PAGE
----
- This is the setup in the 1967 film Our Mother's House. Dad deserted the family and the children are cared for by their ailing mom. When she dies they're afraid they'll be split up, so they bury her secretly and continue to live according to what she taught them. The money comes from Mom's annuity; the kids forge her signature on monthly checks. Everything works out great until Dad shows up and blows all the money on prostitutes and booze.
- Nobody Knows by Hirokazu Kore-Eda: Four children are abandoned by their irresponsible mother, and are on their own in an apartment in which food and other supplies are slowly running out. With no money, they must resort to various means to find food and keep up a pretense of normality (not that anyone seems to care, hence the title). Not all of them make it. Unfortunately, based on a true story.
- The Little Girl Who Lives Down the Lane. The Other Wiki article says her father "...made plans to allow Rynn to live alone...", presumably including financial matters.
- James Bond has his parents dying in a mountaineering accident. He inherits their home, and joins the Royal Navy when he comes to the age.
- Harry Potter has the Dursleys providing a roof over his head, and his parents' money for expenses in the magical world.
- Jane Eyre begins as an orphan in the household of her aunt by marriage who reluctantly provides her with a home. She then goes to Lowood school where she doesn't exactly have to work for her keep but the conditions are terrible, although the education is good and she excels in her classes to prove herself. Following this she does earn her keep by becoming a teacher at the school. She then becomes a governess at Thornfield. Finally, at the end of the novel she conveniently receives a huge inheritance from the uncle she never knew who wanted to adopt her all along before he died.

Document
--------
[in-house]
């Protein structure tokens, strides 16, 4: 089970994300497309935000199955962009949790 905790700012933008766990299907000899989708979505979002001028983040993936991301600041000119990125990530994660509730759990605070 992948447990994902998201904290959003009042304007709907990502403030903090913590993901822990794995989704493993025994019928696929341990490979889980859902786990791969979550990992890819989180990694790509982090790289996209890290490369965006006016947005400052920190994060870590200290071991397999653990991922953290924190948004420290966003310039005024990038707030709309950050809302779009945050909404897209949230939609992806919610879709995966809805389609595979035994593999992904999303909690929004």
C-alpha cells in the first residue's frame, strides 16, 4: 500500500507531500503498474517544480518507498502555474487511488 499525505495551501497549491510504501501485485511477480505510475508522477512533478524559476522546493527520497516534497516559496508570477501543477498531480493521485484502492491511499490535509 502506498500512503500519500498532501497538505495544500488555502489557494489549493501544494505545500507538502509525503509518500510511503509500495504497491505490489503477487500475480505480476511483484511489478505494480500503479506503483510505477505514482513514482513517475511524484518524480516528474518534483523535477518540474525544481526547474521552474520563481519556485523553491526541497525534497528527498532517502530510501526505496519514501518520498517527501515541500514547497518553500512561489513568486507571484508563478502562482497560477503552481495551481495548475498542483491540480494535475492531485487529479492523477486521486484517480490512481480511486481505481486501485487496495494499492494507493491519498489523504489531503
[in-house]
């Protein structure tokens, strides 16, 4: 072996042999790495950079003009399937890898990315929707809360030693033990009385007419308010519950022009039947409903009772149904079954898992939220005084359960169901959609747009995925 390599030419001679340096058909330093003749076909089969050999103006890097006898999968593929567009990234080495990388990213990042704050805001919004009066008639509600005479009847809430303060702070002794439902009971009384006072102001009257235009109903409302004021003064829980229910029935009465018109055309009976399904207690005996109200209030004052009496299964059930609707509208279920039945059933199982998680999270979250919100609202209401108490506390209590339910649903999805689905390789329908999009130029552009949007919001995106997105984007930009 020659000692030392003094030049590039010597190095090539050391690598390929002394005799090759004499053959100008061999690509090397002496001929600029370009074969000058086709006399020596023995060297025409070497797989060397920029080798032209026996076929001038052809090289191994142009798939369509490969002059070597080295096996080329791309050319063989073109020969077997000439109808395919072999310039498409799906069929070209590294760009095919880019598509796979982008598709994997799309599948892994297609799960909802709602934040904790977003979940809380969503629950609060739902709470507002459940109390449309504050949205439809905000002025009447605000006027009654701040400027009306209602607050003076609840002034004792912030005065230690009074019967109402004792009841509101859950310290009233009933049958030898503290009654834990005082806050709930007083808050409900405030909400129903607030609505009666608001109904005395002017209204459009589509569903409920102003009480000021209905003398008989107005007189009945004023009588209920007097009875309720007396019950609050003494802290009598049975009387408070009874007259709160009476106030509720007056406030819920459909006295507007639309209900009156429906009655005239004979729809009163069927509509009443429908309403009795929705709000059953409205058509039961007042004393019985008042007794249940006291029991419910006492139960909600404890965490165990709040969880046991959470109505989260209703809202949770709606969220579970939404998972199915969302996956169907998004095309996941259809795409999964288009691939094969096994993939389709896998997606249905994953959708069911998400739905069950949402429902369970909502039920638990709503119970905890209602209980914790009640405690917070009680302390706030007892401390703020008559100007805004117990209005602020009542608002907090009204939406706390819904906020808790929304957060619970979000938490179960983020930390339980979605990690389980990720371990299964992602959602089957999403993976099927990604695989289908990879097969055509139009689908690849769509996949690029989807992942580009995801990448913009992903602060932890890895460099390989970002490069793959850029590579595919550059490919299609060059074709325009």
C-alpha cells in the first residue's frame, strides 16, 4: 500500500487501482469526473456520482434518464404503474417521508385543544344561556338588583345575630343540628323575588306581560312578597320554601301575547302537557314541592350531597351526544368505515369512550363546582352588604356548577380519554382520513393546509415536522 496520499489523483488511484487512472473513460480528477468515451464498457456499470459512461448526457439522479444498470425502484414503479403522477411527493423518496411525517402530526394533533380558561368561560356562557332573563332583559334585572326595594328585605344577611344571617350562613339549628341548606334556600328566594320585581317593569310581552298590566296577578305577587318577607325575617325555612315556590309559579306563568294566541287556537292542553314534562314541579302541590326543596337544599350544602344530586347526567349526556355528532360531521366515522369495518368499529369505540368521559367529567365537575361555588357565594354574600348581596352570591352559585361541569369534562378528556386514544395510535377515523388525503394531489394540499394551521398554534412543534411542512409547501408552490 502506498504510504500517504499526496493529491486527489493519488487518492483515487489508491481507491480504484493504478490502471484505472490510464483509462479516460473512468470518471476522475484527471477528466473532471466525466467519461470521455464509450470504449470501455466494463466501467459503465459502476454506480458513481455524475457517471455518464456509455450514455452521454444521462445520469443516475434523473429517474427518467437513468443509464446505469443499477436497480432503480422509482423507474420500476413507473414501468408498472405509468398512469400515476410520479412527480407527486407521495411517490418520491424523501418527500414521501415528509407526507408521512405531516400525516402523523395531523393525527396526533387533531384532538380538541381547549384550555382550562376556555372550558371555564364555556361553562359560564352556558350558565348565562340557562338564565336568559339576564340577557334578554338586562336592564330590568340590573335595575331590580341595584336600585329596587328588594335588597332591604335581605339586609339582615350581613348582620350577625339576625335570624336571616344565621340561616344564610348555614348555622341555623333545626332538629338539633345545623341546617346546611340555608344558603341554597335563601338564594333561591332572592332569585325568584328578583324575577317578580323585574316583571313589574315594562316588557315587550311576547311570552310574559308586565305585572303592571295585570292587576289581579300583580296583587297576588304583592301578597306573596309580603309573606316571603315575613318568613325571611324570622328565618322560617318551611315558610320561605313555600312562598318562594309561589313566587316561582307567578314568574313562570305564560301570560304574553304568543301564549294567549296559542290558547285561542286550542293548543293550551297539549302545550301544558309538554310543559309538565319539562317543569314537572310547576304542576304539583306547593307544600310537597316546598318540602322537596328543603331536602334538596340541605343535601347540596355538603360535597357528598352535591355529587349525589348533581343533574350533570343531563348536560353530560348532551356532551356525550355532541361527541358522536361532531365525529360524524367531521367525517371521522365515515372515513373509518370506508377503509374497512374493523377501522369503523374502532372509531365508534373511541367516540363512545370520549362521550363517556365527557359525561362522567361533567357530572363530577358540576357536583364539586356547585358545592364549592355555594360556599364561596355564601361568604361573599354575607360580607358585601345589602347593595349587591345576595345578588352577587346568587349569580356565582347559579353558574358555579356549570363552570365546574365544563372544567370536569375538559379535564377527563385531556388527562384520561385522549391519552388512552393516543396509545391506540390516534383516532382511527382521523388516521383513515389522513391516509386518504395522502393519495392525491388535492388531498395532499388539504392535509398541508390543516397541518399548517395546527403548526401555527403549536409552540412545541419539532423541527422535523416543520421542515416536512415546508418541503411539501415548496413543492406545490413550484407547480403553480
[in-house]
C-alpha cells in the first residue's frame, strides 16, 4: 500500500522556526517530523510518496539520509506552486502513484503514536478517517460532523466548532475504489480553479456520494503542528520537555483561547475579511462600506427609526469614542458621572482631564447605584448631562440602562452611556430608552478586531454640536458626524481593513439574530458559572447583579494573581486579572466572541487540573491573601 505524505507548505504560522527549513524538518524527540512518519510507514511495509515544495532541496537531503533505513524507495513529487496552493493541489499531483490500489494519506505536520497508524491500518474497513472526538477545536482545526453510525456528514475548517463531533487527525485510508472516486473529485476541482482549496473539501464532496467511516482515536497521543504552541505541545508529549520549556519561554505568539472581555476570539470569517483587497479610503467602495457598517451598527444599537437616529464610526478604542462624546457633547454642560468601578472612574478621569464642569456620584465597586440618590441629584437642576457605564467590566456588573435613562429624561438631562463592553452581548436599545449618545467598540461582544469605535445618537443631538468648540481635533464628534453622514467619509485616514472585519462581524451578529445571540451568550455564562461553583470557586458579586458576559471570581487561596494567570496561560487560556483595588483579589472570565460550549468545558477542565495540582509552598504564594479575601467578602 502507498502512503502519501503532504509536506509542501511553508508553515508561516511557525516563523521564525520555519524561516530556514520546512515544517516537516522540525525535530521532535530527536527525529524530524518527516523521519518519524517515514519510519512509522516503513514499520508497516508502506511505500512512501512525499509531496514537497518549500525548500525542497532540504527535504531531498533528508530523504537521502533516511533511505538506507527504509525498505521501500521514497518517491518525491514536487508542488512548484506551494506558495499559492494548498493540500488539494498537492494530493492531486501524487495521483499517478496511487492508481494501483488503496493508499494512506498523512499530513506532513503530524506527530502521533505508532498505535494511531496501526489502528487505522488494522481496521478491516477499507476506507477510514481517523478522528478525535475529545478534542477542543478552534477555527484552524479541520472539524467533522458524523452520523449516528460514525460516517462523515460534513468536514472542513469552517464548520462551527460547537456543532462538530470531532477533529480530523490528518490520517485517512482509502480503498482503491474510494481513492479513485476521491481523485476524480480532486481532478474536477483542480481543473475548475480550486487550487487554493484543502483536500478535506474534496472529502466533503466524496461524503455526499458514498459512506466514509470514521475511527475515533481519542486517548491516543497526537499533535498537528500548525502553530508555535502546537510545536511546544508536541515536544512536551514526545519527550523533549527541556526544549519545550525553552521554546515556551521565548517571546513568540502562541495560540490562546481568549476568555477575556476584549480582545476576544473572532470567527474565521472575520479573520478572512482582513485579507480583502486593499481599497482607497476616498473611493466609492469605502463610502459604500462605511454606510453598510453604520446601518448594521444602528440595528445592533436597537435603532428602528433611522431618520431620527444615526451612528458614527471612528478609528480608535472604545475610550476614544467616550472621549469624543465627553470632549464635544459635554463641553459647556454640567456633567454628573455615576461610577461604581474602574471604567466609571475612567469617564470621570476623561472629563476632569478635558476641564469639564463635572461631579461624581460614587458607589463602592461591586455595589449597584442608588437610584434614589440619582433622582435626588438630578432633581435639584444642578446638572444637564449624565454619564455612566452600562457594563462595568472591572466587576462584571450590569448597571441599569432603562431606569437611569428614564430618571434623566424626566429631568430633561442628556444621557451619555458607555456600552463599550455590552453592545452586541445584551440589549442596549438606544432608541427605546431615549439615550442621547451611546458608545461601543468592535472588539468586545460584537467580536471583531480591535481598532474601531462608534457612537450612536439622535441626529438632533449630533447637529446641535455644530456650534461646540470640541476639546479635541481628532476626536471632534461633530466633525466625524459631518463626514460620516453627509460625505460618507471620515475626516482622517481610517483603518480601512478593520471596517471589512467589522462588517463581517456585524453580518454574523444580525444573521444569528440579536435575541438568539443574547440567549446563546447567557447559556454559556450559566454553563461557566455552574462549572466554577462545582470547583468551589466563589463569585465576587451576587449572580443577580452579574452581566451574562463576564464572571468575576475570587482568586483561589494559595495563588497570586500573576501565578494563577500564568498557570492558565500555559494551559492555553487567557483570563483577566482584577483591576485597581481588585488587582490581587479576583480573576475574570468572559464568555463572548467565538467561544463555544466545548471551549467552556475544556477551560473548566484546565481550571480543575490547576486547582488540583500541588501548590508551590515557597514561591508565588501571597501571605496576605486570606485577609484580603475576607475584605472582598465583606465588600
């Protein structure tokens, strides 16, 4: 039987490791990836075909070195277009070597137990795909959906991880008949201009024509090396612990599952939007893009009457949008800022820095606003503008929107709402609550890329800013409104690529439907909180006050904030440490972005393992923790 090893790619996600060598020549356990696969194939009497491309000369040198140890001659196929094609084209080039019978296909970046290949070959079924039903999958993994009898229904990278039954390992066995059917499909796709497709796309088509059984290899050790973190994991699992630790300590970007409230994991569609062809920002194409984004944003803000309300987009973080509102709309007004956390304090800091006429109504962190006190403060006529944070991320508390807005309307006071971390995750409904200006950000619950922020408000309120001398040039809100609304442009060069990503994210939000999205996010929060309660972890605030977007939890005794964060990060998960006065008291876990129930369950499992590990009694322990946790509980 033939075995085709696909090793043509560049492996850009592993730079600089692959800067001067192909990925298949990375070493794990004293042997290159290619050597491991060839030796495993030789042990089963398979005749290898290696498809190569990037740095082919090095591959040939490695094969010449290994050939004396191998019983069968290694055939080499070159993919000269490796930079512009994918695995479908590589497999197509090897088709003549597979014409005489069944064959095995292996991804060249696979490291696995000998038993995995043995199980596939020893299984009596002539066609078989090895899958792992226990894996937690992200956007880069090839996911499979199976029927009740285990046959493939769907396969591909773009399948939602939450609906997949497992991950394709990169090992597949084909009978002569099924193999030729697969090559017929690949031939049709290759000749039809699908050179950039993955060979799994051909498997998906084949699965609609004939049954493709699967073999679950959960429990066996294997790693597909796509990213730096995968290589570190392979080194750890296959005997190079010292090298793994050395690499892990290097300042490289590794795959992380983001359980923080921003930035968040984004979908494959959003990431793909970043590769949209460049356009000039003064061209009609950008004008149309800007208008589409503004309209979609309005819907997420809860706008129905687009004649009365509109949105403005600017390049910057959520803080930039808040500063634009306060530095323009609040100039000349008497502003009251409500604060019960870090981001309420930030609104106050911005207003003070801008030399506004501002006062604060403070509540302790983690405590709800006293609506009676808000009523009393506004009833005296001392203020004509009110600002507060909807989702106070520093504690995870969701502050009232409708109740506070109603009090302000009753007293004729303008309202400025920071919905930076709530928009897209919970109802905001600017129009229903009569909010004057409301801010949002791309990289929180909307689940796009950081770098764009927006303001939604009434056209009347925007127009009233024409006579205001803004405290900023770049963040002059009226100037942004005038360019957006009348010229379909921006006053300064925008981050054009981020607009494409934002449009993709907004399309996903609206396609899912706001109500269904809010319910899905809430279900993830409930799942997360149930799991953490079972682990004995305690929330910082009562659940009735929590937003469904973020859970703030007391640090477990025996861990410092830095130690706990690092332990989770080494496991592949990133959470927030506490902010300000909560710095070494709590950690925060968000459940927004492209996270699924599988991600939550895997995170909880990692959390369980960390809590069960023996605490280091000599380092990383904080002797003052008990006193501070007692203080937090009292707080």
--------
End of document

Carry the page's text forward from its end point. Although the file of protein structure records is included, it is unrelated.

- In the case of Pippi Longstocking, you wonder about this at first, until you realize that she actually has a whole pile of pirate gold on hand to pay for the things she needs. (And, a lot of the time, she has no idea of the actual value of the gold she's slapping down for trivial things like ice cream. She resists any attempt to give her change because that's too many little coins to keep track of.)
- In Gene Stratton Porter's Michael O'Halloran, Mickey. Then, given the time frame, children worked then. He was working even before his mother's death, and she had carefully prepared him to live on his own.